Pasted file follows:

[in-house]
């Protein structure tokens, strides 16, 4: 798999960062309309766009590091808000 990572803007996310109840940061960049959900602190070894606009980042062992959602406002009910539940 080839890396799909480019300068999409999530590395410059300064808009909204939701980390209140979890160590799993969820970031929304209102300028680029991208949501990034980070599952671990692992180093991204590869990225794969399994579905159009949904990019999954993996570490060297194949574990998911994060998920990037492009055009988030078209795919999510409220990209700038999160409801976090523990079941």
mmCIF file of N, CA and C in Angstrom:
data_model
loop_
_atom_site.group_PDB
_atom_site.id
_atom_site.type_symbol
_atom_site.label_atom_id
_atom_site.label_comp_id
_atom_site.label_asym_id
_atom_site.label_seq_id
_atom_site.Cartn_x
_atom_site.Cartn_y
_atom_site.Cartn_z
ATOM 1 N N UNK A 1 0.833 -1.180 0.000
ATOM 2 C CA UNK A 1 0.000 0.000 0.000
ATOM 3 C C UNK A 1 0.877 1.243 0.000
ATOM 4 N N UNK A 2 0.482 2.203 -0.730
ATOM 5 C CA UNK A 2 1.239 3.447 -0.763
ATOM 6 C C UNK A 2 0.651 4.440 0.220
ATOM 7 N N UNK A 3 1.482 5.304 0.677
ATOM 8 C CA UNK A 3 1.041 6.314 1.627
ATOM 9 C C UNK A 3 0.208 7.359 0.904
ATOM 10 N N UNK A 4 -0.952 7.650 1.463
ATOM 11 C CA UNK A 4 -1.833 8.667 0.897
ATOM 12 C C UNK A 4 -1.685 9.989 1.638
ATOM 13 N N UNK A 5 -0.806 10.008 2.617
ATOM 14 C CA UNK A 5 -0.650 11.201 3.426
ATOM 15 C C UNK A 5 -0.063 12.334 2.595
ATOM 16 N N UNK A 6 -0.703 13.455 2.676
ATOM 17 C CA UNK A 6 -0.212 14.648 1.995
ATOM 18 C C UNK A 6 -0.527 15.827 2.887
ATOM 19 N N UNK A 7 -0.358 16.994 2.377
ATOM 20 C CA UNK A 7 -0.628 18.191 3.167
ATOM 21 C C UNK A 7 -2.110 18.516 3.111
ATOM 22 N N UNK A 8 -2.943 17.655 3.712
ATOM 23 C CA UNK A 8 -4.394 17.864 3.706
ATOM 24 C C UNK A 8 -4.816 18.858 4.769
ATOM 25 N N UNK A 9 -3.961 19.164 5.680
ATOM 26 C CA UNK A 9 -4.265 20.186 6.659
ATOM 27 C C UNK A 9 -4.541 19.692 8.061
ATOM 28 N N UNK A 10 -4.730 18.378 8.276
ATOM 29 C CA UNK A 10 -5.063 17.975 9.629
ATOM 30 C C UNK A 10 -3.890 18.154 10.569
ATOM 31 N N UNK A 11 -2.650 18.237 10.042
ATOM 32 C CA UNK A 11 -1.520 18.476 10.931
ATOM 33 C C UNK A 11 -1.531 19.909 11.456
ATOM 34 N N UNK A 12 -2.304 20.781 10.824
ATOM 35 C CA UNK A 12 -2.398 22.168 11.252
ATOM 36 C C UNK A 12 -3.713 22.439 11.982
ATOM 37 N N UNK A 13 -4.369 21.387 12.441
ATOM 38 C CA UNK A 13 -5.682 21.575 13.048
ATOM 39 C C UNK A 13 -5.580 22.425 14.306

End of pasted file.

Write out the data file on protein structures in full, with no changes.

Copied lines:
[in-house]
């Protein structure tokens, strides 16, 4: 798999960062309309766009590091808000 990572803007996310109840940061960049959900602190070894606009980042062992959602406002009910539940 080839890396799909480019300068999409999530590395410059300064808009909204939701980390209140979890160590799993969820970031929304209102300028680029991208949501990034980070599952671990692992180093991204590869990225794969399994579905159009949904990019999954993996570490060297194949574990998911994060998920990037492009055009988030078209795919999510409220990209700038999160409801976090523990079941």
mmCIF file of N, CA and C in Angstrom:
data_model
loop_
_atom_site.group_PDB
_atom_site.id
_atom_site.type_symbol
_atom_site.label_atom_id
_atom_site.label_comp_id
_atom_site.label_asym_id
_atom_site.label_seq_id
_atom_site.Cartn_x
_atom_site.Cartn_y
_atom_site.Cartn_z
ATOM 1 N N UNK A 1 0.833 -1.180 0.000
ATOM 2 C CA UNK A 1 0.000 0.000 0.000
ATOM 3 C C UNK A 1 0.877 1.243 0.000
ATOM 4 N N UNK A 2 0.482 2.203 -0.730
ATOM 5 C CA UNK A 2 1.239 3.447 -0.763
ATOM 6 C C UNK A 2 0.651 4.440 0.220
ATOM 7 N N UNK A 3 1.482 5.304 0.677
ATOM 8 C CA UNK A 3 1.041 6.314 1.627
ATOM 9 C C UNK A 3 0.208 7.359 0.904
ATOM 10 N N UNK A 4 -0.952 7.650 1.463
ATOM 11 C CA UNK A 4 -1.833 8.667 0.897
ATOM 12 C C UNK A 4 -1.685 9.989 1.638
ATOM 13 N N UNK A 5 -0.806 10.008 2.617
ATOM 14 C CA UNK A 5 -0.650 11.201 3.426
ATOM 15 C C UNK A 5 -0.063 12.334 2.595
ATOM 16 N N UNK A 6 -0.703 13.455 2.676
ATOM 17 C CA UNK A 6 -0.212 14.648 1.995
ATOM 18 C C UNK A 6 -0.527 15.827 2.887
ATOM 19 N N UNK A 7 -0.358 16.994 2.377
ATOM 20 C CA UNK A 7 -0.628 18.191 3.167
ATOM 21 C C UNK A 7 -2.110 18.516 3.111
ATOM 22 N N UNK A 8 -2.943 17.655 3.712
ATOM 23 C CA UNK A 8 -4.394 17.864 3.706
ATOM 24 C C UNK A 8 -4.816 18.858 4.769
ATOM 25 N N UNK A 9 -3.961 19.164 5.680
ATOM 26 C CA UNK A 9 -4.265 20.186 6.659
ATOM 27 C C UNK A 9 -4.541 19.692 8.061
ATOM 28 N N UNK A 10 -4.730 18.378 8.276
ATOM 29 C CA UNK A 10 -5.063 17.975 9.629
ATOM 30 C C UNK A 10 -3.890 18.154 10.569
ATOM 31 N N UNK A 11 -2.650 18.237 10.042
ATOM 32 C CA UNK A 11 -1.520 18.476 10.931
ATOM 33 C C UNK A 11 -1.531 19.909 11.456
ATOM 34 N N UNK A 12 -2.304 20.781 10.824
ATOM 35 C CA UNK A 12 -2.398 22.168 11.252
ATOM 36 C C UNK A 12 -3.713 22.439 11.982
ATOM 37 N N UNK A 13 -4.369 21.387 12.441
ATOM 38 C CA UNK A 13 -5.682 21.575 13.048
ATOM 39 C C UNK A 13 -5.580 22.425 14.306